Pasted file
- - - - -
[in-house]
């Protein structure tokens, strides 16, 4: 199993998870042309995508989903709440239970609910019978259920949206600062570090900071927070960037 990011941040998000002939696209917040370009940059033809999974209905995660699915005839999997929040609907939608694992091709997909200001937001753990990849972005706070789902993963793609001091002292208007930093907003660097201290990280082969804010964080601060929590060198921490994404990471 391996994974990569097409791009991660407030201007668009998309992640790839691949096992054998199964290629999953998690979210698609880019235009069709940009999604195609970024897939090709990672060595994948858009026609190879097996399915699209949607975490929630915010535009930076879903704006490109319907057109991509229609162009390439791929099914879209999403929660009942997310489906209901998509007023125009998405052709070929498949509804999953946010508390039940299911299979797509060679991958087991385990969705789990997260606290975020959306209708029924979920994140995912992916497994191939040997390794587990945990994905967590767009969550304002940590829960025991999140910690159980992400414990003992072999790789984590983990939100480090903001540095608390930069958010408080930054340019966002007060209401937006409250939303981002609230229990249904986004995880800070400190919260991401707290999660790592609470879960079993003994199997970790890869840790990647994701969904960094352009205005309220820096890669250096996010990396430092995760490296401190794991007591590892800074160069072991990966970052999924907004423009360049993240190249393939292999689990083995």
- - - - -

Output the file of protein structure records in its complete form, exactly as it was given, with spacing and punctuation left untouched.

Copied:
[in-house]
């Protein structure tokens, strides 16, 4: 199993998870042309995508989903709440239970609910019978259920949206600062570090900071927070960037 990011941040998000002939696209917040370009940059033809999974209905995660699915005839999997929040609907939608694992091709997909200001937001753990990849972005706070789902993963793609001091002292208007930093907003660097201290990280082969804010964080601060929590060198921490994404990471 391996994974990569097409791009991660407030201007668009998309992640790839691949096992054998199964290629999953998690979210698609880019235009069709940009999604195609970024897939090709990672060595994948858009026609190879097996399915699209949607975490929630915010535009930076879903704006490109319907057109991509229609162009390439791929099914879209999403929660009942997310489906209901998509007023125009998405052709070929498949509804999953946010508390039940299911299979797509060679991958087991385990969705789990997260606290975020959306209708029924979920994140995912992916497994191939040997390794587990945990994905967590767009969550304002940590829960025991999140910690159980992400414990003992072999790789984590983990939100480090903001540095608390930069958010408080930054340019966002007060209401937006409250939303981002609230229990249904986004995880800070400190919260991401707290999660790592609470879960079993003994199997970790890869840790990647994701969904960094352009205005309220820096890669250096996010990396430092995760490296401190794991007591590892800074160069072991990966970052999924907004423009360049993240190249393939292999689990083995």